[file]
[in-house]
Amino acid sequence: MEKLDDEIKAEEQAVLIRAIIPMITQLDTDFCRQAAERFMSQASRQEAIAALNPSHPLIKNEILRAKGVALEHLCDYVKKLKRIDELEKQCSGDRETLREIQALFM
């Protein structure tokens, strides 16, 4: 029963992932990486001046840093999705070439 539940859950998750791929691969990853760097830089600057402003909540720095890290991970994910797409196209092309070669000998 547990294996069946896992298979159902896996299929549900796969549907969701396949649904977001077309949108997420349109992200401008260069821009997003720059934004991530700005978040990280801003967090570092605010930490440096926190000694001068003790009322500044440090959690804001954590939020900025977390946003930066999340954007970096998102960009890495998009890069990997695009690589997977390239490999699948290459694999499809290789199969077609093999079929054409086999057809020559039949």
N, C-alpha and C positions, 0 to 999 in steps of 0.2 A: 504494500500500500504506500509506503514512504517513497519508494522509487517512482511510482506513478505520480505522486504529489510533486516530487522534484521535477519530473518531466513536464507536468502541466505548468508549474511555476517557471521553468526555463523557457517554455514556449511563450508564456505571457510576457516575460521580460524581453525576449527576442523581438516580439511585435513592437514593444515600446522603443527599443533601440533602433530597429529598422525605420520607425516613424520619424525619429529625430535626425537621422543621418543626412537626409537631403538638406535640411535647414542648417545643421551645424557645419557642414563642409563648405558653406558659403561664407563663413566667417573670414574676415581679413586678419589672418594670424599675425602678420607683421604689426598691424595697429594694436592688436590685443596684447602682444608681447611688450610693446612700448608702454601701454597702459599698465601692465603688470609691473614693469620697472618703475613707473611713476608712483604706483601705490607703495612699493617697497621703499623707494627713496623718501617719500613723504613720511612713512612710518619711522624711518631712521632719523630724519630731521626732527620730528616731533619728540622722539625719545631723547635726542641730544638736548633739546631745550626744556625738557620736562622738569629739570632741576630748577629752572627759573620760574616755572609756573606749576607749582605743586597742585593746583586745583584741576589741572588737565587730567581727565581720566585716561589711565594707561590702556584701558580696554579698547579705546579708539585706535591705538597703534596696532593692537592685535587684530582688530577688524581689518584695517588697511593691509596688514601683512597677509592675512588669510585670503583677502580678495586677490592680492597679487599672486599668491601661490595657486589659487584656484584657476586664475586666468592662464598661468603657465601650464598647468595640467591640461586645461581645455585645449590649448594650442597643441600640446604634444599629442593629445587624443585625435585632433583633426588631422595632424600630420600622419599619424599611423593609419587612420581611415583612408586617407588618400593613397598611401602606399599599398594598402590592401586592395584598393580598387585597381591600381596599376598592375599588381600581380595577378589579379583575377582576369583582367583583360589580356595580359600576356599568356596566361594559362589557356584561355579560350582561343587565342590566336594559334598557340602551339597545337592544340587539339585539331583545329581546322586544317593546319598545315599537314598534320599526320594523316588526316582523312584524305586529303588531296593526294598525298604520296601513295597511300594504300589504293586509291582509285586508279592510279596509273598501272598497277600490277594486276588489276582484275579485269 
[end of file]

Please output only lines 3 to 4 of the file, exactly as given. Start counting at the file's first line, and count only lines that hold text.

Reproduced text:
């Protein structure tokens, strides 16, 4: 029963992932990486001046840093999705070439 539940859950998750791929691969990853760097830089600057402003909540720095890290991970994910797409196209092309070669000998 547990294996069946896992298979159902896996299929549900796969549907969701396949649904977001077309949108997420349109992200401008260069821009997003720059934004991530700005978040990280801003967090570092605010930490440096926190000694001068003790009322500044440090959690804001954590939020900025977390946003930066999340954007970096998102960009890495998009890069990997695009690589997977390239490999699948290459694999499809290789199969077609093999079929054409086999057809020559039949």
N, C-alpha and C positions, 0 to 999 in steps of 0.2 A: 504494500500500500504506500509506503514512504517513497519508494522509487517512482511510482506513478505520480505522486504529489510533486516530487522534484521535477519530473518531466513536464507536468502541466505548468508549474511555476517557471521553468526555463523557457517554455514556449511563450508564456505571457510576457516575460521580460524581453525576449527576442523581438516580439511585435513592437514593444515600446522603443527599443533601440533602433530597429529598422525605420520607425516613424520619424525619429529625430535626425537621422543621418543626412537626409537631403538638406535640411535647414542648417545643421551645424557645419557642414563642409563648405558653406558659403561664407563663413566667417573670414574676415581679413586678419589672418594670424599675425602678420607683421604689426598691424595697429594694436592688436590685443596684447602682444608681447611688450610693446612700448608702454601701454597702459599698465601692465603688470609691473614693469620697472618703475613707473611713476608712483604706483601705490607703495612699493617697497621703499623707494627713496623718501617719500613723504613720511612713512612710518619711522624711518631712521632719523630724519630731521626732527620730528616731533619728540622722539625719545631723547635726542641730544638736548633739546631745550626744556625738557620736562622738569629739570632741576630748577629752572627759573620760574616755572609756573606749576607749582605743586597742585593746583586745583584741576589741572588737565587730567581727565581720566585716561589711565594707561590702556584701558580696554579698547579705546579708539585706535591705538597703534596696532593692537592685535587684530582688530577688524581689518584695517588697511593691509596688514601683512597677509592675512588669510585670503583677502580678495586677490592680492597679487599672486599668491601661490595657486589659487584656484584657476586664475586666468592662464598661468603657465601650464598647468595640467591640461586645461581645455585645449590649448594650442597643441600640446604634444599629442593629445587624443585625435585632433583633426588631422595632424600630420600622419599619424599611423593609419587612420581611415583612408586617407588618400593613397598611401602606399599599398594598402590592401586592395584598393580598387585597381591600381596599376598592375599588381600581380595577378589579379583575377582576369583582367583583360589580356595580359600576356599568356596566361594559362589557356584561355579560350582561343587565342590566336594559334598557340602551339597545337592544340587539339585539331583545329581546322586544317593546319598545315599537314598534320599526320594523316588526316582523312584524305586529303588531296593526294598525298604520296601513295597511300594504300589504293586509291582509285586508279592510279596509273598501272598497277600490277594486276588489276582484275579485269 